Technology to Meet Clients’ Changing Needs

How technology can make practice easier

Technology to Meet Clients’ Changing Needs

You have probably heard it before, there are a staggering number of self-represented litigants in British Columbia. In 2011, 57% of hearings held under the British Columbia Family Relations Act in Provincial Court included one or both self-represented litigants. The same trend is happening in civil courts.1

This begs the question – why, as lawyers, are we willing to forgo assisting 57% of (potential) clients? Is there a way we can adapt our practice model so that these individuals are not having to go it alone?

One option to assist is through unbundling legal services. Unbundling services entails doing a set amount of work for a fixed fee, and can be a middle ground between a person having no assistance and full representation. Statistics show that while many people may not be able to afford full representation, they can afford some legal services.

For a lawyer who is considering moving to unbundled services it is likely to result in more smaller files. With more small files, the volume of work requires efficiency in providing the services. The good news is that technology can help. The even better news is that the same technology which makes it easier to assist clients, also makes practioners’ lives easier.


Consider whether you already have the technology and may simply not be using it to its full extent. For example, if you are repeating the same or similar information on a regular basis you can automate it in Microsoft Word. In Word you can save phrases and portions of documents as a Quick Parts or you can set up sentences that Word automatically completes after typing only a few characters. To try this feature, go to “Help” in Word and ask for help to “automatically insert text.”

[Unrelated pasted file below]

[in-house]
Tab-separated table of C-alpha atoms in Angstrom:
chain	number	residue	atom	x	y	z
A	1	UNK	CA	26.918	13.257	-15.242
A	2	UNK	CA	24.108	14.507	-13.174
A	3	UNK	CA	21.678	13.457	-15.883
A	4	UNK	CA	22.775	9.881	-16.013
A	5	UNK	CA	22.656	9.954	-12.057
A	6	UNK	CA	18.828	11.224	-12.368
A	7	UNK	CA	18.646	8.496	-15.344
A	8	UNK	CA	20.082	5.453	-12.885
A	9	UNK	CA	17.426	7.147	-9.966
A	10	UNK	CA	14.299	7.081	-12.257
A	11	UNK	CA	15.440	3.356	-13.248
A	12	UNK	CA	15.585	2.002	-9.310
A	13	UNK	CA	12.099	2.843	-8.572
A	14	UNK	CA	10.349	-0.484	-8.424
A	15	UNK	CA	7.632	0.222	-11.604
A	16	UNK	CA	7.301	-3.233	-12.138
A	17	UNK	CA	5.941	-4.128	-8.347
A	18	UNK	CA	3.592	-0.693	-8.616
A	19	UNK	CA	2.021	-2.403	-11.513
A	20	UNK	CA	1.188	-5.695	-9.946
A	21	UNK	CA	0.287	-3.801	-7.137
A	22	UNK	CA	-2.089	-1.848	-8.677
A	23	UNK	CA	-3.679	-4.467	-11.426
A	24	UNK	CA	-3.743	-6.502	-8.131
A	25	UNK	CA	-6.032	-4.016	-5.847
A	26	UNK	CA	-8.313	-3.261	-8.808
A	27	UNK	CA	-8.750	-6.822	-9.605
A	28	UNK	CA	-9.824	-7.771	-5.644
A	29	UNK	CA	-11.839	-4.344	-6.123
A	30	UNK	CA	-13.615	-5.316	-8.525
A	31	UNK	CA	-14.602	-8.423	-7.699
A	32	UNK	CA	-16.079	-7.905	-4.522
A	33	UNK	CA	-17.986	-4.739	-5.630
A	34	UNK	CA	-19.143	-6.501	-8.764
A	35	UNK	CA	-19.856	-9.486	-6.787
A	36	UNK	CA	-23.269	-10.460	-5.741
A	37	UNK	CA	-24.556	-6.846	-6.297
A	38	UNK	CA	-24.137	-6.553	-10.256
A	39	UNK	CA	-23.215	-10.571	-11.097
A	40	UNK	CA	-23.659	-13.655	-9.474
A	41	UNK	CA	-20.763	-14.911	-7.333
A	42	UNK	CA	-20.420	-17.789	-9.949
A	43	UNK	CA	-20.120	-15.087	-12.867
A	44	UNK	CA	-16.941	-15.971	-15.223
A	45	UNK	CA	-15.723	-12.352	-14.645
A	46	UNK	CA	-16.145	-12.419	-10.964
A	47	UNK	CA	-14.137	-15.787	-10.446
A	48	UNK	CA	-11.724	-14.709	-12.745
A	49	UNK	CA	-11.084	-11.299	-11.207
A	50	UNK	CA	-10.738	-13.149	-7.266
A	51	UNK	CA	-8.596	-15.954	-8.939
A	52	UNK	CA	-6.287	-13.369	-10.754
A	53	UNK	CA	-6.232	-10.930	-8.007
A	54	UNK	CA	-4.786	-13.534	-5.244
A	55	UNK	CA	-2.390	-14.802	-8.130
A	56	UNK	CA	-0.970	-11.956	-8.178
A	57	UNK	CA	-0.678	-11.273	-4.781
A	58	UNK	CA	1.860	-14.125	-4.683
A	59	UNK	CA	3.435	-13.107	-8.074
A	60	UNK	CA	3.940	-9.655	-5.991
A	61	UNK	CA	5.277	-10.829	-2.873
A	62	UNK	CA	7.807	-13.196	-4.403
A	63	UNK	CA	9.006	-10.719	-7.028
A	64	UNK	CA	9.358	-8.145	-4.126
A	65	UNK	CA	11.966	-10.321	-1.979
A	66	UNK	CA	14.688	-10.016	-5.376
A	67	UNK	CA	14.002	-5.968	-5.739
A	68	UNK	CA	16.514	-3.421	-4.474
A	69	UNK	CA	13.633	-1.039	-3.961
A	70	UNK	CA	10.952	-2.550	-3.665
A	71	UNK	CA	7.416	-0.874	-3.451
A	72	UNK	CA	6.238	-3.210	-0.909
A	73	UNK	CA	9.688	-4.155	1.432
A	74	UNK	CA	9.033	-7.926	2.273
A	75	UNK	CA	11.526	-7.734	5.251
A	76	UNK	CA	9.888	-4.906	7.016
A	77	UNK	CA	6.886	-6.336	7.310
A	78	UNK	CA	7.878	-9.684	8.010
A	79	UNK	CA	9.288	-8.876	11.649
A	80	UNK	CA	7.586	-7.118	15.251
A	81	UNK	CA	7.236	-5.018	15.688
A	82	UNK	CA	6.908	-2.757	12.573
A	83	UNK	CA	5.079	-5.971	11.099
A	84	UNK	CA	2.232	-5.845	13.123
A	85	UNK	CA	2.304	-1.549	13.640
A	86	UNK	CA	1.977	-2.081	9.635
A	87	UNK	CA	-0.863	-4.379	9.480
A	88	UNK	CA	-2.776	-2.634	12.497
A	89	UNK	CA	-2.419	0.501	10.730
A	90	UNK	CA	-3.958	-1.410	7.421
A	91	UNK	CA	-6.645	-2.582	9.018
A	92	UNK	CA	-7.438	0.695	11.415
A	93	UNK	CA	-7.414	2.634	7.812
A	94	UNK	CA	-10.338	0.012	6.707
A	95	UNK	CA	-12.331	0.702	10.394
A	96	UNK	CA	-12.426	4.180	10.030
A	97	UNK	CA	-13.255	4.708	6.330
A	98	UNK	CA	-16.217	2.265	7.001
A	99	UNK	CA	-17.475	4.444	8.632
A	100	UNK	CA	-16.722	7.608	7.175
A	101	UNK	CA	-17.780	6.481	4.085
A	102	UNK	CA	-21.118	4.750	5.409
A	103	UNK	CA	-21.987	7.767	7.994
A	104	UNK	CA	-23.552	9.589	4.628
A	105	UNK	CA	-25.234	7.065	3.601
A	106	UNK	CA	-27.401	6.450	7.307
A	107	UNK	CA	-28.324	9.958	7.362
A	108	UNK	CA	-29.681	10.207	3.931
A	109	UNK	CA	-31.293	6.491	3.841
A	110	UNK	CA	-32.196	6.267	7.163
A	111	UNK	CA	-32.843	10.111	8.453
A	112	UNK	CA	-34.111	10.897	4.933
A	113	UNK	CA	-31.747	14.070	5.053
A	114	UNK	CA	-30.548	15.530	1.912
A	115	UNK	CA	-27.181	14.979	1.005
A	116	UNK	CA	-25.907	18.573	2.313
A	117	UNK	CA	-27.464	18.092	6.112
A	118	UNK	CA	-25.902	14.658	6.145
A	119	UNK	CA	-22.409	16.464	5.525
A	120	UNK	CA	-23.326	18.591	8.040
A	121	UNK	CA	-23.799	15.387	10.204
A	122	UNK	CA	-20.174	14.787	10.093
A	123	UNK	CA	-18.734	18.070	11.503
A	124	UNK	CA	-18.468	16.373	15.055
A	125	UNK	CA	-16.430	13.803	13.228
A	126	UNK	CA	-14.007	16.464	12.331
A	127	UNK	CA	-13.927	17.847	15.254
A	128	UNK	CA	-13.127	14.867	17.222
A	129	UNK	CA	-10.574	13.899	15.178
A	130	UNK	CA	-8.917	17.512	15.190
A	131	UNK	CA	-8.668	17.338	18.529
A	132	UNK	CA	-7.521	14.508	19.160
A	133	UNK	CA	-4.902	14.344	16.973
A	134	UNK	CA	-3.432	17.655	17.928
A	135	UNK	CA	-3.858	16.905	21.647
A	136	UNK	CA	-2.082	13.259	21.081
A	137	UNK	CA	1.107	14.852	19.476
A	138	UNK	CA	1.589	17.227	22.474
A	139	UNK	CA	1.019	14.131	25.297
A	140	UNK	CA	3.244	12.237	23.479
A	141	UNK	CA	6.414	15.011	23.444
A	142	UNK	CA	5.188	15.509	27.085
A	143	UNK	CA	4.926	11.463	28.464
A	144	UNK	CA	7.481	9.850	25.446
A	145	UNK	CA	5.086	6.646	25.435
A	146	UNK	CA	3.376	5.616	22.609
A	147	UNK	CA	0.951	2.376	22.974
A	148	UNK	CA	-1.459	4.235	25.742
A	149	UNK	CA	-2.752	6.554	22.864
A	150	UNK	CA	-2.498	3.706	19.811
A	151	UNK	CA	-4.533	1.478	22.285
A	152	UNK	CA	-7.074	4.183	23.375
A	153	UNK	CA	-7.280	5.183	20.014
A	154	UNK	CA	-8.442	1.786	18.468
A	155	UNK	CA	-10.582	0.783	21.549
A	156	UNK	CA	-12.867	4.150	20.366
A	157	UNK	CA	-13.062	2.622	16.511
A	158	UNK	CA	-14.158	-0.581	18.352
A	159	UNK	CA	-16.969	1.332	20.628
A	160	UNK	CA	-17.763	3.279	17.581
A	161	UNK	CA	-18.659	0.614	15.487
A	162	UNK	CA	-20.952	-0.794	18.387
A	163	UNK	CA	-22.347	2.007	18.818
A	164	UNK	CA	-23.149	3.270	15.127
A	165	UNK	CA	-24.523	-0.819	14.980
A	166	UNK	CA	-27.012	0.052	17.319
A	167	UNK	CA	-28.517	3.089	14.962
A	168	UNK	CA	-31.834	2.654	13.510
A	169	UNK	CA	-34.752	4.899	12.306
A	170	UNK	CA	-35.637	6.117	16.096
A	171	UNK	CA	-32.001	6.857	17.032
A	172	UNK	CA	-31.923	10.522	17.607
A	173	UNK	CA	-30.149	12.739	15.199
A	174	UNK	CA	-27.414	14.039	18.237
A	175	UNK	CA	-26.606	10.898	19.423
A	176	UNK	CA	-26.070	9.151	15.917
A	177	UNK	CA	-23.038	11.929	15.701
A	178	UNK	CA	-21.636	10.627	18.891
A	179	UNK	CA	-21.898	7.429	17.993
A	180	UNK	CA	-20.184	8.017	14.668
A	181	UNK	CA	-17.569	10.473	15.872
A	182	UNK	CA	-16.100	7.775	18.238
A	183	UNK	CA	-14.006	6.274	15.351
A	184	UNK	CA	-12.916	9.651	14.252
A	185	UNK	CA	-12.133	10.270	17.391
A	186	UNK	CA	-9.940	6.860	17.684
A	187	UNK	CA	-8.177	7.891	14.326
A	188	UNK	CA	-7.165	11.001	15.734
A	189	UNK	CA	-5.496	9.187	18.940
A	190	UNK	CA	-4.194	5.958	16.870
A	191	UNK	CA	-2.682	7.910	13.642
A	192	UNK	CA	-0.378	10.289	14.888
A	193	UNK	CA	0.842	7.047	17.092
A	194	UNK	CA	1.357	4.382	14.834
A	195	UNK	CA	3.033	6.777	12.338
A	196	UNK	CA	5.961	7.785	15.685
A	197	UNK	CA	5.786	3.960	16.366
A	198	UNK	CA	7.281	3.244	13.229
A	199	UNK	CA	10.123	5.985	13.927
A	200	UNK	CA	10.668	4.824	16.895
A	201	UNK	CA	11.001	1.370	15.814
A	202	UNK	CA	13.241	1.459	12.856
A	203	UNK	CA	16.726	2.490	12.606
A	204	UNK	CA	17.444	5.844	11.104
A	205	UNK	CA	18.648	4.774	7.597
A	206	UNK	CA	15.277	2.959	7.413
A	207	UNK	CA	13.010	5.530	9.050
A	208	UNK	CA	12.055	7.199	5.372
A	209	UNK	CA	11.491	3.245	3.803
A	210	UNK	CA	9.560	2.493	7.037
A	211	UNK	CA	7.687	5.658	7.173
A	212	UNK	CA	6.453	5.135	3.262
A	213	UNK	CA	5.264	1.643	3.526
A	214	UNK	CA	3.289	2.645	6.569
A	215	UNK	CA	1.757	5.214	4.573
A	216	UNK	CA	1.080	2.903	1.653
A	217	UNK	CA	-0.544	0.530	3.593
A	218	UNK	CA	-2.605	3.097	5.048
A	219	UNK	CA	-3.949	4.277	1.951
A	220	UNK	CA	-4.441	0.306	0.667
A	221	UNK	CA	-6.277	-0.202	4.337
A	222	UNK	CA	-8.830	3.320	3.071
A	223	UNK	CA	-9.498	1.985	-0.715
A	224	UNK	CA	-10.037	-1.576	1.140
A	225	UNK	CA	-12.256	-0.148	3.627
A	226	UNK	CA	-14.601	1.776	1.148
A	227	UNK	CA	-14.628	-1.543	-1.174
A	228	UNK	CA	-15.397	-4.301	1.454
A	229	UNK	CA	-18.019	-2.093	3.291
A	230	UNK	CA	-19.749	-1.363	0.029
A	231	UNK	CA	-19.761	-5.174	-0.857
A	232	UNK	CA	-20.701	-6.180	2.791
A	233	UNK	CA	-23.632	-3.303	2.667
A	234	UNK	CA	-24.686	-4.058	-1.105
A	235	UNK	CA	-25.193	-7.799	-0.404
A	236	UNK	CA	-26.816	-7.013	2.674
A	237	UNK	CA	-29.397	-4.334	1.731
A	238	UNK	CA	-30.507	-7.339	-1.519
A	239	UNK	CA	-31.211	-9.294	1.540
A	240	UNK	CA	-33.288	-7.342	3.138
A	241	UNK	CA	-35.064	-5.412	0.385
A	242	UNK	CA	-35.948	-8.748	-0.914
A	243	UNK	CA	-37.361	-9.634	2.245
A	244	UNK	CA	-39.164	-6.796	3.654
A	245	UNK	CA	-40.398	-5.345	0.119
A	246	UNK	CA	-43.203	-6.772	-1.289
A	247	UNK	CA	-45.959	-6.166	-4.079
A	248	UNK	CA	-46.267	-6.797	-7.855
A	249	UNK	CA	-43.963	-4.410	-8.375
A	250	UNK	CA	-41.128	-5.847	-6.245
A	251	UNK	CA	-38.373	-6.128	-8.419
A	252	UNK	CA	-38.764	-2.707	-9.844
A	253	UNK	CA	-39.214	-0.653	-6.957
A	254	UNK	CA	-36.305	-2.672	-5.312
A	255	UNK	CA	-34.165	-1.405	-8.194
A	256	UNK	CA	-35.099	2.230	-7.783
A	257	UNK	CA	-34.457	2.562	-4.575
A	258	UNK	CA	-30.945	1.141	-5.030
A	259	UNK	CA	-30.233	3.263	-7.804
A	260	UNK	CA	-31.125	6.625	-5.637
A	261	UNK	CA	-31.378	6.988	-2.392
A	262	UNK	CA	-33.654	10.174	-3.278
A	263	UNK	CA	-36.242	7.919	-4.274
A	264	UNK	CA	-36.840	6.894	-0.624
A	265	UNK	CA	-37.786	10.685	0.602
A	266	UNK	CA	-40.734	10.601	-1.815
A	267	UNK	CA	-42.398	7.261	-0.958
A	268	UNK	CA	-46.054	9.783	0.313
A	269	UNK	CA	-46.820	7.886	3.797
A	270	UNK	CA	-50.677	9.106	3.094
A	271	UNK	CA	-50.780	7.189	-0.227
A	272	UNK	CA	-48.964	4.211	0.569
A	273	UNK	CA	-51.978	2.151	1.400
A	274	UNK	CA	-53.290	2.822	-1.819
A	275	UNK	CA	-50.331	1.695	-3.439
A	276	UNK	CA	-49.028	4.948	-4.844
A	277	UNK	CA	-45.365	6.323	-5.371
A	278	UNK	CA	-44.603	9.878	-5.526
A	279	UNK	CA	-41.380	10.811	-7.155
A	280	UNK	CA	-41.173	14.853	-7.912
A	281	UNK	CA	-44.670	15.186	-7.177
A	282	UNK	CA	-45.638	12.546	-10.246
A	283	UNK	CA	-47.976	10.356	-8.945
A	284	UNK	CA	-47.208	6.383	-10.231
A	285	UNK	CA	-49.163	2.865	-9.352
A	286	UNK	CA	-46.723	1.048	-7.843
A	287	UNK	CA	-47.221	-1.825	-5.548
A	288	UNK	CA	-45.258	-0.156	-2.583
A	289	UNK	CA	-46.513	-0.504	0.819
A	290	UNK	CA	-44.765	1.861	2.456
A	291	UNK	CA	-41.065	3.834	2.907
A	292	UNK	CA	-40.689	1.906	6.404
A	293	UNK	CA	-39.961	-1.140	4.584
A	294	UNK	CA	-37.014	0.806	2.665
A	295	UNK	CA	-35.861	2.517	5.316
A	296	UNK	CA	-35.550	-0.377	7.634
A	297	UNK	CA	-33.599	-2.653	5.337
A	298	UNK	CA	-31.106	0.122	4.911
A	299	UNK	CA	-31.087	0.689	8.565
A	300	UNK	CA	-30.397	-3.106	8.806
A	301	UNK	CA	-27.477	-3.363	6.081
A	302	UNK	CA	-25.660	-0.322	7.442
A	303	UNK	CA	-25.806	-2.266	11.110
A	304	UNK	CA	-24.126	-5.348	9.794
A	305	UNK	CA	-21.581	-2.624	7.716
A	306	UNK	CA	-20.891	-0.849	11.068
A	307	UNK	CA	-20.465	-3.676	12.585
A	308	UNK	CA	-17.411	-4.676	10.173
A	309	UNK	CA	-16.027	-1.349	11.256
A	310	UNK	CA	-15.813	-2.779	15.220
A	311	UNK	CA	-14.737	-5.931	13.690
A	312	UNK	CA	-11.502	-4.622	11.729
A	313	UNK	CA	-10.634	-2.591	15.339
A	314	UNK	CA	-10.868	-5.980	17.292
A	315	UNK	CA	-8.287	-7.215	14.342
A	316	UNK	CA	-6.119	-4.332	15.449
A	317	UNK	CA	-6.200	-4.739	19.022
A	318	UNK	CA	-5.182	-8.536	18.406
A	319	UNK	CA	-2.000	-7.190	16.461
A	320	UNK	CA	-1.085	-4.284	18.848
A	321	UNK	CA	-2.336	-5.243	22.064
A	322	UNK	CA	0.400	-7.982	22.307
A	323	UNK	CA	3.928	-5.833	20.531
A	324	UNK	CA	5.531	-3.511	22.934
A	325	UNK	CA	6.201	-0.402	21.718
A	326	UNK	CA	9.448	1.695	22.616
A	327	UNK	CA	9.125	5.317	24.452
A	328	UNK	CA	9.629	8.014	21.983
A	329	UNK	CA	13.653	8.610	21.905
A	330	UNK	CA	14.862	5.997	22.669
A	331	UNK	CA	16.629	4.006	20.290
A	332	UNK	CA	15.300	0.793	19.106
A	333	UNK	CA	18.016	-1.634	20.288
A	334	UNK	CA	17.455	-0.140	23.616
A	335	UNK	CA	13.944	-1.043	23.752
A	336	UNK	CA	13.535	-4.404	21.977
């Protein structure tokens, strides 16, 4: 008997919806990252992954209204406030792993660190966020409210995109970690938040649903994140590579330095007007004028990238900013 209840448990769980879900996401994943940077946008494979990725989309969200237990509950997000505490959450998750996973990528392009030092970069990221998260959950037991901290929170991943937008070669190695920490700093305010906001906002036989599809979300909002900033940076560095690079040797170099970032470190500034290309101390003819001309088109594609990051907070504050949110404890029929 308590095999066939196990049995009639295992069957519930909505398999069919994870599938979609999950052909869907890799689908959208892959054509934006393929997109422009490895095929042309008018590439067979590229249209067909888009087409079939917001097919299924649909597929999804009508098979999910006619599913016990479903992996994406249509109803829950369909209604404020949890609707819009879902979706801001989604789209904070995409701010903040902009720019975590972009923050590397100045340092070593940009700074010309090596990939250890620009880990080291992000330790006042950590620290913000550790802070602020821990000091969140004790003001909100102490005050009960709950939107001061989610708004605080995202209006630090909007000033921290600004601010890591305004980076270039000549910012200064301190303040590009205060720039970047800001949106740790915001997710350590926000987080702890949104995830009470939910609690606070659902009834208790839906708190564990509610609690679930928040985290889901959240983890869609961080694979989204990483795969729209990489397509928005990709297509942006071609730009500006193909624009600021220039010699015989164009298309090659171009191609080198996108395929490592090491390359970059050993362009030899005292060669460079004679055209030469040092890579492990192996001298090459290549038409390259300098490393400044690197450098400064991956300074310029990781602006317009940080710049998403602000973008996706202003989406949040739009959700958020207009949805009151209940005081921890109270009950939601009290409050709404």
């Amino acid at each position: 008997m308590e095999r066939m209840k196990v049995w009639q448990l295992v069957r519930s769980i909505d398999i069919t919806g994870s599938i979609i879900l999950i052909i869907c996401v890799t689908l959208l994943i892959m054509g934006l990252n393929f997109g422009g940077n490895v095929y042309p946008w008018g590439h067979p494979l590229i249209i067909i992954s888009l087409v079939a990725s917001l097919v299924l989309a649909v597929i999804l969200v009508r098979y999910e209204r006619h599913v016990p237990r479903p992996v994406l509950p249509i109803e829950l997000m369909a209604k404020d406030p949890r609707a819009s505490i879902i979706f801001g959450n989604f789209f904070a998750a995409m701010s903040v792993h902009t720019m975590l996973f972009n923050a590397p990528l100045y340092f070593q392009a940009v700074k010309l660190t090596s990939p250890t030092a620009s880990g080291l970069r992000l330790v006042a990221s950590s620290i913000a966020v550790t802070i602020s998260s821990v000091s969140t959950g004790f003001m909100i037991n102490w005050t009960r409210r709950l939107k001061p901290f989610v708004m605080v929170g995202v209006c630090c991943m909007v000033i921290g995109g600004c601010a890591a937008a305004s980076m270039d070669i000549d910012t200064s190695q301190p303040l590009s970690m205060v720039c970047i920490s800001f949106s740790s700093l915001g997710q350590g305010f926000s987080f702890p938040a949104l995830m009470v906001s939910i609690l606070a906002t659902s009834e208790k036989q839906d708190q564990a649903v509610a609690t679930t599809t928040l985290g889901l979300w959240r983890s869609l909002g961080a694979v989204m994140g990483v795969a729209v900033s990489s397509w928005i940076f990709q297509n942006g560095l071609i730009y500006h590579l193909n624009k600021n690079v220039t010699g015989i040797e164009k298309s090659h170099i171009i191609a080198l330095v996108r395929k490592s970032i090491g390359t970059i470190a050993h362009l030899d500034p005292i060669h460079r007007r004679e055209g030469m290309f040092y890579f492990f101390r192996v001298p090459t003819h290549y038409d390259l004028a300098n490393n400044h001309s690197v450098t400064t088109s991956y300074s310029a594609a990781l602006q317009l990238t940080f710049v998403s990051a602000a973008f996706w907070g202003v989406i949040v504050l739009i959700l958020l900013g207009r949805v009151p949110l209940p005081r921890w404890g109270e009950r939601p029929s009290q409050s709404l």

If there is an area of your practice that can be streamlined, it is worth checking to see if someone has already solved that problem with technology. There are tools for everything, whether it’s document automation, remote receptionists, scheduling assistance, systems development, email management or search engine optimization.

For example, is intake labour intensive? You could have the information from the intake form automatically populate into your file management system. Platforms like Lexicata integrate with Clio and Outlook. Integration makes it possible for a client to do their intake form online and have the information go directly into your practice management system where it can be used to generate documents. No more wasting time on data entry – the clients do it for you. I have my intake form on my website so clients can fill it out without needing a separate form sent to them.

Is processing payments tedious? The easier it is to pay a bill, the more likely you are to get paid. I have Law Pay set up on my website so clients can easily pay their bills, whether it’s a retainer payment or a general payment. It makes it easier for clients and my assistant does not have to manually process payments.

Technology is increasingly part of the practice of law. It can be intimidating, but it provides a unique opportunity to make our lives and the lives of our clients easier. Using technology also makes it possible to assist clients who might otherwise need to go it alone, allowing us to serve the changing legal landscape.

  1. The National Self-Represented Litigants Project: Identifying and Meeting the Needs of Self-Represented Litigants. May 2013. Dr. Julie MacFarlane. |

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